Restaurant Review: Sticks ‘N’ Sushi, Covent Garden

Sticks ‘N’ Sushi – You Maki Miso Happy

I never understood what the fuss was all about. Sushi – uniform slivers of translucent fish, wrapped up in something or other. I mean, what was there really to get excited about? I thought sushi was an overpriced excuse for a meal, something for the pretentious and anorexic. How wrong I was. Sticks ‘N’ Sushi opened my eyes to a new world of flavours and exotic ingredients, each more exciting than the last.

Once seated, I was handed the sexiest menu in existence. Although overwhelming, I leafed through this glossy erotica, dribbling over the sheer aesthetics of it all. I was interrupted by exceptionally elegant cocktails promptly arriving; the ‘Yuzu Zoo’ ethereal citrus and plum notes delightfully danced around a distinguished gin base.

Sticks N Sushi followed a tapas format, with small but perfectly formed plates arriving quickly and often. For those with big appetites and expensive tastes, Sticks N Sushi was potentially exorbitant. However, the lower priced options were delicious, and dishes quickly added up to become surprisingly satisfying.

The Tuna Tartare was one of Sticks N Sushi’s premium dishes, and stunning was an understatement. Dressed up like a miniature fairy tail garden, the fine muscular units of tuna hiding underneath were world class. The tartar was so graceful in its presentation and flavour combinations that I savoured every morsel like Charlie Bucket with his Wonka chocolate bar.

The Spicy Tuna Maki was another dish I’d suggest is essential eating. Miso Aioli lovingly clung to the handsome tuna, which was itself maternally embraced by perfect rice. I now predict Miso Aioli to become the hipster condiment of 2017, dethroning 2016’s Flying Goose Siracha. I loved the Masago element too – tiny orange gems, tactfully adding colour, texture and taste.

The grilled sweet potato had a clever smokiness, and its Teriyaki dressing lifted this humble ingredient to something of status. The Gypsy Rolls were carefully prepared and offered decent value for money. Unfortunately, the desserts were something of a non-event. Diners choose from a variety of colourful things in the shape of golf balls, none of which left an impression. My advice is to skip pudding and take another look at the excellent cocktail menu.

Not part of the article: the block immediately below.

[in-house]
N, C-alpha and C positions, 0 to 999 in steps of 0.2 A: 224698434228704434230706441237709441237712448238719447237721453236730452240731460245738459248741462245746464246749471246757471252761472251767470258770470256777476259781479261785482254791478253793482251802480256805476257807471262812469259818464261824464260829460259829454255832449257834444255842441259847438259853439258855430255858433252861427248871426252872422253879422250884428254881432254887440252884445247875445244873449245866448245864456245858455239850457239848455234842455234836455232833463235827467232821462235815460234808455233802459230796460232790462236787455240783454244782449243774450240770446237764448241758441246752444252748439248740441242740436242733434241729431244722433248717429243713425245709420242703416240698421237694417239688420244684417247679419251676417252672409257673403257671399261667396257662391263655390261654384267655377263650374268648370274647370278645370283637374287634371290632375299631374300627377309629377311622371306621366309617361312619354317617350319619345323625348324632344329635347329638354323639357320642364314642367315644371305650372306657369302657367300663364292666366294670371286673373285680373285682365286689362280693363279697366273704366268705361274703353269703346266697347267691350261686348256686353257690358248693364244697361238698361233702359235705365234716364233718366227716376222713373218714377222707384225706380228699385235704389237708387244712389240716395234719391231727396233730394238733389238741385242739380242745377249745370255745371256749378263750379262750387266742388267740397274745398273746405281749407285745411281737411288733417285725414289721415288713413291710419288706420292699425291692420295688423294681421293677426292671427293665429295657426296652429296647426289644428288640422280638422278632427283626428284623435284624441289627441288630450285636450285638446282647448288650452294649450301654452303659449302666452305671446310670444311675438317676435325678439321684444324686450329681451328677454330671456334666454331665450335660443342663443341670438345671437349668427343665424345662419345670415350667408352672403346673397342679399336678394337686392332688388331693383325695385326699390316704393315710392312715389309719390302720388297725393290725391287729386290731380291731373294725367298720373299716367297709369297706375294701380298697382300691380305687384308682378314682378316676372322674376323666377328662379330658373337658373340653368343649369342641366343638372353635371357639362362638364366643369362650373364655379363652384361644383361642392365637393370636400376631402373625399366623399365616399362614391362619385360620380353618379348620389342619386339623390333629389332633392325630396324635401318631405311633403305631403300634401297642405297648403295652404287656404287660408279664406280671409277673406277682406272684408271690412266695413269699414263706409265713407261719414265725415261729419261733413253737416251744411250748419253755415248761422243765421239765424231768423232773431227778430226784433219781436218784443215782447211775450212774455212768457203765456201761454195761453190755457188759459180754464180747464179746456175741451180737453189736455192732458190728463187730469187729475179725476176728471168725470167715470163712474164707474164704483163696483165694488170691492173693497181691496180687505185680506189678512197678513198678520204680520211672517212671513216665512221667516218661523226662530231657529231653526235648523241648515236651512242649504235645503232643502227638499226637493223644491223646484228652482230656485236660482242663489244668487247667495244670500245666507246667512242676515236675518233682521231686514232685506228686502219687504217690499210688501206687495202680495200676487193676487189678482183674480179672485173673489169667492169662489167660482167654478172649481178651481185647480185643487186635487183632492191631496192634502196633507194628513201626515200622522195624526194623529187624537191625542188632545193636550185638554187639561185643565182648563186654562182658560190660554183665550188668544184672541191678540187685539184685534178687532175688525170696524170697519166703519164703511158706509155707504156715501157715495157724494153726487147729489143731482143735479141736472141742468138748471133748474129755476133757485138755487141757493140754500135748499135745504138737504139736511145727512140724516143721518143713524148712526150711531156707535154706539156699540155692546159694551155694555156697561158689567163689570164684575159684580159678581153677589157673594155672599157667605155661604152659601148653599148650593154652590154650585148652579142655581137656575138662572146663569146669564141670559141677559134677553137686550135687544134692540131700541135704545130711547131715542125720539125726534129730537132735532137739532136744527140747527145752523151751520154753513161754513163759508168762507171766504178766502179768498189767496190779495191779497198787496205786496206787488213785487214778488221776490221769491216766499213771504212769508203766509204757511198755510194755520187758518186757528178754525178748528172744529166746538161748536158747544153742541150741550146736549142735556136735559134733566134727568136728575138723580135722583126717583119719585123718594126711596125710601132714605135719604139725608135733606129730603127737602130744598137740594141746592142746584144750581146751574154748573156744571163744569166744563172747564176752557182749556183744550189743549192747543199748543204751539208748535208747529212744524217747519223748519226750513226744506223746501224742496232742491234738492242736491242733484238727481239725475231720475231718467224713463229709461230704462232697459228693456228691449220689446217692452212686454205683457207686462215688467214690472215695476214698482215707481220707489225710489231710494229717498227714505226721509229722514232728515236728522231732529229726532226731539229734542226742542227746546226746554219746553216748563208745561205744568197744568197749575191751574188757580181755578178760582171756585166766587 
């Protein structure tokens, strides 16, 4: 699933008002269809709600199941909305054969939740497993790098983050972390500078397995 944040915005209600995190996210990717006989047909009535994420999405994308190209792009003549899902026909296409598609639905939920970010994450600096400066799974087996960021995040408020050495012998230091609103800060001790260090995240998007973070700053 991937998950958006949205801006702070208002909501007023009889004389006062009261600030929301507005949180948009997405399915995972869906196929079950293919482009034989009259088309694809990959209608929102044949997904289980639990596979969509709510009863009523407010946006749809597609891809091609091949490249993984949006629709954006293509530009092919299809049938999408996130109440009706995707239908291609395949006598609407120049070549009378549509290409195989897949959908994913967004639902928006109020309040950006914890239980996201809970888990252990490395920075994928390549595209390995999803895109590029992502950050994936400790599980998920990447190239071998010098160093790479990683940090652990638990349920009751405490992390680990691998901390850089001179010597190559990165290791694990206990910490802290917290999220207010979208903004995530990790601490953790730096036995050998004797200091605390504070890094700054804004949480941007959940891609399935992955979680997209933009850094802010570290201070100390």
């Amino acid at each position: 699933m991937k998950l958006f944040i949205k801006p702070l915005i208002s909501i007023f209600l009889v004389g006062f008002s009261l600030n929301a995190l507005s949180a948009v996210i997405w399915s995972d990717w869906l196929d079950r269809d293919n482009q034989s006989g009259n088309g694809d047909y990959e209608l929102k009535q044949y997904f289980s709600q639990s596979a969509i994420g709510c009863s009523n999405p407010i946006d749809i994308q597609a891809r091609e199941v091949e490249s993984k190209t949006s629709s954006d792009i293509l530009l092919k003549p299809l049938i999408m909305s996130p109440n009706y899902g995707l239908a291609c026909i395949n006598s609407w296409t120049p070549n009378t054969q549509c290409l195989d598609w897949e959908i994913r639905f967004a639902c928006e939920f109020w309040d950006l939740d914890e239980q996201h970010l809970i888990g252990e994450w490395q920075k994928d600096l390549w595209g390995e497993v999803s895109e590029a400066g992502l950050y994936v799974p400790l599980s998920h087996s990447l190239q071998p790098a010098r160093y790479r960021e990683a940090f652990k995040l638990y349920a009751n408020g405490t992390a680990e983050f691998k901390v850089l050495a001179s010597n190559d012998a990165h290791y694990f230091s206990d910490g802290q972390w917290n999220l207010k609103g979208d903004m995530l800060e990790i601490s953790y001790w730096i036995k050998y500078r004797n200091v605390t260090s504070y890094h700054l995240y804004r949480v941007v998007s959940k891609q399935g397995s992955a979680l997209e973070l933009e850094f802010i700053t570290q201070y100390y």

Currently ranked 122 of 17,720 restaurants in London, Sticks N Sushi Covent Garden earned this pedigree by offering thoughtfully prepared majestic dishes in a sophisticated, cosmopolitan environment.

Kanpai!

Sticks N’ Sushi Review Summary

Atmosphere 10/10   Cost 6/10    Quality 9/10    Service 9/10

Sticks N Sushi Covent Garden Restaurant Review

Maki – Gypsy Roll

Sticks N Sushi Covent Garden Restaurant Review

Maki – Spicy Tuna

Sticks N Sushi Covent Garden London Restaurant Review

Yakitori – Satsumaimo Yaki

Sticks N Sushi Covent Garden Restaurant Review

Tuna Tartare

Sticks N Sushi Covent Garden Restaurant Review

Fondant, Mochi Ice Cream & Dark Chocolate

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Bar Review: The Hawksmoor Seven Dials, Covent Garden

The Hawksmoor Seven Dials – A Meating Of Minds

I was drawn to The Hawksmoor after Giles Coren advised it served: “the best steak you will find anywhere”. The Hawksmoor Group has seven locations (six in London, one in Manchester) but the Seven Dials branch proudly ranked highest on TripAdvisor (124 out of 17,095), so I followed the herd in more ways than one. The Hawksmoor Seven Dials in Covent Garden is named after a seven street junction, each with respective sundials. Despite every road leading to it, The Hawksmoor Seven Dials is deceptively camouflaged – the unassuming entrance only added to the intrigue.